Director: Douglas Sirk
Screenplay: George Zuckerman
Based on a Novel by: William Faulkner
Starring: Rock Hudson, Robert Stack, Dorothy Malone, Jack Carson
Producer: Albert Zugsmith
Running Time: 91 min
BBFC Certificate: U
Melodrama used to always be a dirty word in my mind. I never thought of it as a style or genre, but rather a criticism of over the top performances or soapy narratives. For this reason, a large proportion of Hollywood dramas from the 50’s have passed me by, including the entire back-catalogue of Douglas Sirk, one of cinema’s most famous and respected purveyors of the form. Over the years though my tastes have broadened and after becoming a huge fan of the family dramas of Ozu (which lack the Hollywood melodrama bombast but explore similar themes) I figured it was time to open my eyes to what was going on over the pond at a similar time.
The Tarnished Angels was one of Sirk’s later features, produced in 1957 after a string of commercial successes through the rest of the decade. Like all good melodramas it surrounds a complex web of relationships, with journalist Burke Devlin (Rock Hudson) becoming fascinated by the lives of a family making a living on the airshow circuit and ultimately falling for and trying to ‘save’ wife LaVerne (Dorothy Malone). You see, LaVerne is hard-done by her husband Roger Shumann (Robert Stack). A former WWI fighter pilot now racing for peanuts, all he truly loves are his planes and his marriage was simply something he ‘won’ in a dice game after LaVerne got knocked up, with the ensuing son becoming a lonely figure who is dragged from show to show. Also tagging onto the family is faithful mechanic Jiggs (Jack Carson) who is smitten by the leggy blonde LaVerne as well as the talents of Roger.
When Roger crashes his plane in a race he resorts to desperate measures to get his hands on another from an old rival and this prompts Devlin to try to steal LaVerne away, but things don’t quite go to plan. Reignited passions followed by tragedy muddy the waters and threaten to tear everything apart.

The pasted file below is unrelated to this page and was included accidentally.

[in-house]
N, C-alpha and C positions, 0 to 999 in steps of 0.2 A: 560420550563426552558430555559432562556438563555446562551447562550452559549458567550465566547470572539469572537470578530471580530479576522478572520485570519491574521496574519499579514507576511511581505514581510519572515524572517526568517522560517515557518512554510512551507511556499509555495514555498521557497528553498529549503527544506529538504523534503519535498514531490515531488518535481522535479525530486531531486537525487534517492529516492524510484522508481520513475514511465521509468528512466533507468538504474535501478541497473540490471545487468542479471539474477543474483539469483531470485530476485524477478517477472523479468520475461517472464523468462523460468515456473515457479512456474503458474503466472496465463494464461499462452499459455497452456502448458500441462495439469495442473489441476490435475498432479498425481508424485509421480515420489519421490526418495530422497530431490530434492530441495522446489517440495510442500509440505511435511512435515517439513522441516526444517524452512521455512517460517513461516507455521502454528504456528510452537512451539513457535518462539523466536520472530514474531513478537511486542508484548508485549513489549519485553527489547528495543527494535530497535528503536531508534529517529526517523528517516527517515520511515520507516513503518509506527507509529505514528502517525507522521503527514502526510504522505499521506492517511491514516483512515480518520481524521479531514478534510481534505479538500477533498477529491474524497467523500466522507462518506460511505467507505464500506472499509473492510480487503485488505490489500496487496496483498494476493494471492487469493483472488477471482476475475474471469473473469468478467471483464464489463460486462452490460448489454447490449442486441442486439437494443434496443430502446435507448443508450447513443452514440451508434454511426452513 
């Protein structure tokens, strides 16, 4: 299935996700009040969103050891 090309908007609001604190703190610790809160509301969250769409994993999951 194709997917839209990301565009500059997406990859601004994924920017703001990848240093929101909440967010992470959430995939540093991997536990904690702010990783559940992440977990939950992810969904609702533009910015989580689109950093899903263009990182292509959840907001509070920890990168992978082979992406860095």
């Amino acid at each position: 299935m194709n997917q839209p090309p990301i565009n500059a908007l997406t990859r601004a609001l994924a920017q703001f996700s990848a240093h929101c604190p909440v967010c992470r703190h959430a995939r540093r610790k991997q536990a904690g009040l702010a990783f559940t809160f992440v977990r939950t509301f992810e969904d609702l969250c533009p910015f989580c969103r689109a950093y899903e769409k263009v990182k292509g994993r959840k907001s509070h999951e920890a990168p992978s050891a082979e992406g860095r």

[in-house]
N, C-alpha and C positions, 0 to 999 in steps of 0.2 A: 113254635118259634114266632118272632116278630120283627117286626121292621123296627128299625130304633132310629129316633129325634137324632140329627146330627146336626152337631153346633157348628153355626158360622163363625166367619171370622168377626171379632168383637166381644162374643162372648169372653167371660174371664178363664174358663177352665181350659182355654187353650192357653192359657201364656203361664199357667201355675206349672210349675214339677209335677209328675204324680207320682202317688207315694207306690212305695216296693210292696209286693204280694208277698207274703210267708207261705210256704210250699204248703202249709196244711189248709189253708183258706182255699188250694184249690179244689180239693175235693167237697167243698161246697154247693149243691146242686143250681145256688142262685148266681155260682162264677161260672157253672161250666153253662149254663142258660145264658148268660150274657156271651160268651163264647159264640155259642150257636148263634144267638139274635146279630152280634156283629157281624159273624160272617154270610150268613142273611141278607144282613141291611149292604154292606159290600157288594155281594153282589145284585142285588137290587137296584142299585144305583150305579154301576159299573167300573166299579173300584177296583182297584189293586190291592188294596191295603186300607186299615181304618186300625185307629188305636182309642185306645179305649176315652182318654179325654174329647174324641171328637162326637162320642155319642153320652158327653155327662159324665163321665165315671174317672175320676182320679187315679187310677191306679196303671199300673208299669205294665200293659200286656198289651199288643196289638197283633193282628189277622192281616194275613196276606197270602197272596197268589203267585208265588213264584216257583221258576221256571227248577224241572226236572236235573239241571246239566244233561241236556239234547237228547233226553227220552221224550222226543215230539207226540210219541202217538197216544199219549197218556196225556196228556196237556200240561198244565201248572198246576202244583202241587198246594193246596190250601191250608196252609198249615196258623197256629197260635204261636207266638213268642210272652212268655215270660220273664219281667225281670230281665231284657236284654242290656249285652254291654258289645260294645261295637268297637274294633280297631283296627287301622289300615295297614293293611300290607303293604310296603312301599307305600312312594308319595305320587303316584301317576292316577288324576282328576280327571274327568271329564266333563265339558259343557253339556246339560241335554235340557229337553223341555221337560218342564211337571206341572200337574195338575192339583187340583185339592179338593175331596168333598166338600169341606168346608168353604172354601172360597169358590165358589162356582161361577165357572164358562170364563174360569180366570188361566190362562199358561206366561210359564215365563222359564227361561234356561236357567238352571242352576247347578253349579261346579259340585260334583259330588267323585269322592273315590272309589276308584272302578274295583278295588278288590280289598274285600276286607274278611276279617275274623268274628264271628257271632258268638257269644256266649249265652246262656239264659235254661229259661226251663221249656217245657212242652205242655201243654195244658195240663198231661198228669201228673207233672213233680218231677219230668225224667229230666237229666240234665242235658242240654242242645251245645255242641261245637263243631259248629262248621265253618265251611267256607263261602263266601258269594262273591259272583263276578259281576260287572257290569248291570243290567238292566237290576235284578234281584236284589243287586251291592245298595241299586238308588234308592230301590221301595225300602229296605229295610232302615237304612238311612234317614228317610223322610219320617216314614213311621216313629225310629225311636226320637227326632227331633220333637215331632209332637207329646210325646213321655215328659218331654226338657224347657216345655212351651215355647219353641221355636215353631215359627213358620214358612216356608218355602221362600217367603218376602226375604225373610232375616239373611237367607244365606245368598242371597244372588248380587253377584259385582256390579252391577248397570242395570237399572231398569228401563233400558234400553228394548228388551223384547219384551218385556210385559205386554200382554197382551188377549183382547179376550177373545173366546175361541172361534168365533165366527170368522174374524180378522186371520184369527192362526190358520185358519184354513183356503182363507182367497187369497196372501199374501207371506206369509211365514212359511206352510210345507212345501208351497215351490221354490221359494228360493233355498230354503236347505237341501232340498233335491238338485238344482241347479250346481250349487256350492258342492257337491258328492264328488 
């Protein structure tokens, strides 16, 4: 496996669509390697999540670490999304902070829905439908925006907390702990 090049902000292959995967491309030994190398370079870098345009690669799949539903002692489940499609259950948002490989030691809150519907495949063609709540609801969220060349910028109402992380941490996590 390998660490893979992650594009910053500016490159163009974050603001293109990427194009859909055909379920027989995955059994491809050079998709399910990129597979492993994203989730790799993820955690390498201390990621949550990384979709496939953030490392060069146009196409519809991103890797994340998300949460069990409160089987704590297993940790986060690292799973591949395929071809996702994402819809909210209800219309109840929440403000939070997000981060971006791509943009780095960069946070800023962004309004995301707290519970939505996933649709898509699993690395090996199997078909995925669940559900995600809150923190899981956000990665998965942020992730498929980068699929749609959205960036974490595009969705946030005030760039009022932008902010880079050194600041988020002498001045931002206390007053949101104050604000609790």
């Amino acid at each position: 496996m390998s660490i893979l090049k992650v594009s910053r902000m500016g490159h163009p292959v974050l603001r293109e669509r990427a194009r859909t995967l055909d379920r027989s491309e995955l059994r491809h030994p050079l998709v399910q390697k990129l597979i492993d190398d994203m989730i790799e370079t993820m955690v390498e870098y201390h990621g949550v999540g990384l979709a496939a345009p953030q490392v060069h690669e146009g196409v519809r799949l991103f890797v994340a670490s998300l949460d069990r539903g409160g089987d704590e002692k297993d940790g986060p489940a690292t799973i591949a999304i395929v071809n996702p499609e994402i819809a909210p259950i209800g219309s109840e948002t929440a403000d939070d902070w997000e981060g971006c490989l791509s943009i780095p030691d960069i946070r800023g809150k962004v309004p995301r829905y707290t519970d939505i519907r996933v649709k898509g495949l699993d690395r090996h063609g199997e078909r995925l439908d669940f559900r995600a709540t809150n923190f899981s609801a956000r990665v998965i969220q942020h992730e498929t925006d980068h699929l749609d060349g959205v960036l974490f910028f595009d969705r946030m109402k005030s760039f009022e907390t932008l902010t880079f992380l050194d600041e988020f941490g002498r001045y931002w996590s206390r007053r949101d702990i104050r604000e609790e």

The first thing that struck me when Tarnished Angels opened was that it was in black and white. The format doesn’t bother me of course and many films from the 50’s were still shot in monochrome, but I was surprised because I had always heard of Sirk’s bold use of colour and this was one of his later films. Indeed, most of his work in the 50’s was in colour, but I guess this being a period piece (set during the depression), he decided to hark back to cinema of the time.
I needn’t have let this fact concern me though as the film looks stunning regardless of the lack of colour. Sirk’s use of unconventional yet meticulously composed framing, high contrast lighting and camera movement, all shot in glorious cinemascope, makes for a true feast for the eyes. It has a noir-ish, expressionistic feel at times which I really wasn’t expecting but adored. The plane race sequences are effectively shot and edited too, remaining exciting due to a lot of real life footage of stunt pilots. The back-projected shots in the cockpits are fairly well done too for the time, perhaps aided by the use of the black and white photography.
Pretty cinematography and action scenes were always going to win me over though, so where did the melodrama sit with me? Well it sat rather well. All of the characters are so damaged and flawed that it makes for a dark and fairly complex tapestry of misguided love, obsession and cruel intentions. LaVerne is fought over, tossed around and abused, but is no gilded rose either. Malone smoulders in the role and her scenes with Hudson, although hardly subtle, have a crackle to them with a hint of uncertainty which keeps you guessing as to what each character truly wants.
The film does get a little slushy in the final third and loses momentum a bit, but this is handsome Hollywood class at its best with an intriguing collection of broken characters that prevent it from becoming mere gloss.
The Tarnished Angels is out on 26th August in the UK on Blu-Ray, released by Eureka as part of their Masters of Cinema Series. The picture quality is superb as is the norm with Masters of Cinema’s releases. I didn’t find the soundtrack quite as impressive though with noticeable noise reduction where hiss would appear alongside dialogue but cut off in between. The music comes through nicely though.
There are a wealth of special features with the release, including a feature-length audio commentary by film critic Adrian Martin. This is very academic and analytical, but remains listenable due to Adrian’s clear love of the film and a steady pace to his delivery. You also get a few substantial featurettes. ‘Talk About the Business’ is an interview with supporting actor William Schallert who is a great speaker but had little to do with The Tarnished Angels unfortunately. ‘Infernal Circle’ is an interesting interview with critic Bill Krohn who digs deep into the film and the work of Sirk. ‘Acting with Douglas Sirk’ takes excerpts of interviews with the cast and crew from an older German documentary. This is full of interesting takes on the film and anecdotes and is well worth a watch.
Added to these you also get a music and effects track as well as a trailer for the film and, last but not least, one of the usual Masters of Cinema booklets which are always the equal of any documentary.